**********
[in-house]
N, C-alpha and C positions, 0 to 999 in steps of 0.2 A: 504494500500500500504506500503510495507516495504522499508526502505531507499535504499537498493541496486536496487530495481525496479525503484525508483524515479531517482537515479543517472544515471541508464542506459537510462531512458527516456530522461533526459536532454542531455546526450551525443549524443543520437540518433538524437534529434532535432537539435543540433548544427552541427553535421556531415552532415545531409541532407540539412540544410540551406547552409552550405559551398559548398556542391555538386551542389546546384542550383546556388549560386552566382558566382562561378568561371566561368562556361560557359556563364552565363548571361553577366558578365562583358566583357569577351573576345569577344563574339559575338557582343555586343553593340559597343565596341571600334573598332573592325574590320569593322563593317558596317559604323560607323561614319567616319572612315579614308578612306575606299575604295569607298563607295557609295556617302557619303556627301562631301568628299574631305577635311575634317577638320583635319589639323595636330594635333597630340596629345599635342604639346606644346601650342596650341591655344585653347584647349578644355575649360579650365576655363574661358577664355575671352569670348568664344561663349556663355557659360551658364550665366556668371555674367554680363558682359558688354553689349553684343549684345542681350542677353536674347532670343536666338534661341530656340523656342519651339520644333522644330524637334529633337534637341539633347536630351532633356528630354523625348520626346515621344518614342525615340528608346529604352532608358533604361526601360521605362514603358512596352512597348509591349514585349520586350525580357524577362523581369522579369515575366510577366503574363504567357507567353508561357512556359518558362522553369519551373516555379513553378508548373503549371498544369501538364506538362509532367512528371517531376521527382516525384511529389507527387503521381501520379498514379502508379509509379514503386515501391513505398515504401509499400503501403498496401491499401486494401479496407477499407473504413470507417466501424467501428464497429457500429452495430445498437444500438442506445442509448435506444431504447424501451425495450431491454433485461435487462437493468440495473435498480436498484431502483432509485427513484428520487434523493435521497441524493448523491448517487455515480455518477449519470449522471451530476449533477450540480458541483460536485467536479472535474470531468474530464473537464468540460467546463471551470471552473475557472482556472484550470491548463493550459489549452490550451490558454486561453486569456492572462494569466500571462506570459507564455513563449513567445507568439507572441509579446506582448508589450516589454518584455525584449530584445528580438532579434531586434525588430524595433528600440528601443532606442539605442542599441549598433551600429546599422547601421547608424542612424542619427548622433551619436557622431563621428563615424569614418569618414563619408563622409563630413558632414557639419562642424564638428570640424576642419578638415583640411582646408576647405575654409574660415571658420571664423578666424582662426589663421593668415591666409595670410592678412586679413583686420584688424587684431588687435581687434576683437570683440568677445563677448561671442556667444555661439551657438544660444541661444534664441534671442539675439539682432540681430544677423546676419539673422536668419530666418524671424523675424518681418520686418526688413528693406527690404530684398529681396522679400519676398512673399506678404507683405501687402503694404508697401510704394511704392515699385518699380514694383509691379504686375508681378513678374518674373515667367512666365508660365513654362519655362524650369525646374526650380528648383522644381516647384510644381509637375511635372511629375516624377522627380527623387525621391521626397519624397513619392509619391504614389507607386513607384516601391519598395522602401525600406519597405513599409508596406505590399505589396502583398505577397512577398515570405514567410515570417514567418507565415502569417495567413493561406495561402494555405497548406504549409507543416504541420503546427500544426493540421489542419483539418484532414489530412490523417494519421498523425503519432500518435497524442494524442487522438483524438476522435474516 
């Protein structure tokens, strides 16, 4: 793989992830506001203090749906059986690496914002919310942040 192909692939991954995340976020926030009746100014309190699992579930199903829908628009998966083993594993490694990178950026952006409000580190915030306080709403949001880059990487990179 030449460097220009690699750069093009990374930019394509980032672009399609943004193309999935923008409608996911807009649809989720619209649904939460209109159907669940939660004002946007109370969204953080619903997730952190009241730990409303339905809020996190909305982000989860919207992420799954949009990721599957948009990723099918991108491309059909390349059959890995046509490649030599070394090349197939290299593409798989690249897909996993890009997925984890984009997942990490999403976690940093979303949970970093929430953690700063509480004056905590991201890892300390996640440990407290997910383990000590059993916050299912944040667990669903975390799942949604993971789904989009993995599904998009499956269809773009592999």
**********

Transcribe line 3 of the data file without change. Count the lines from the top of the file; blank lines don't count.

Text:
């Protein structure tokens, strides 16, 4: 793989992830506001203090749906059986690496914002919310942040 192909692939991954995340976020926030009746100014309190699992579930199903829908628009998966083993594993490694990178950026952006409000580190915030306080709403949001880059990487990179 030449460097220009690699750069093009990374930019394509980032672009399609943004193309999935923008409608996911807009649809989720619209649904939460209109159907669940939660004002946007109370969204953080619903997730952190009241730990409303339905809020996190909305982000989860919207992420799954949009990721599957948009990723099918991108491309059909390349059959890995046509490649030599070394090349197939290299593409798989690249897909996993890009997925984890984009997942990490999403976690940093979303949970970093929430953690700063509480004056905590991201890892300390996640440990407290997910383990000590059993916050299912944040667990669903975390799942949604993971789904989009993995599904998009499956269809773009592999």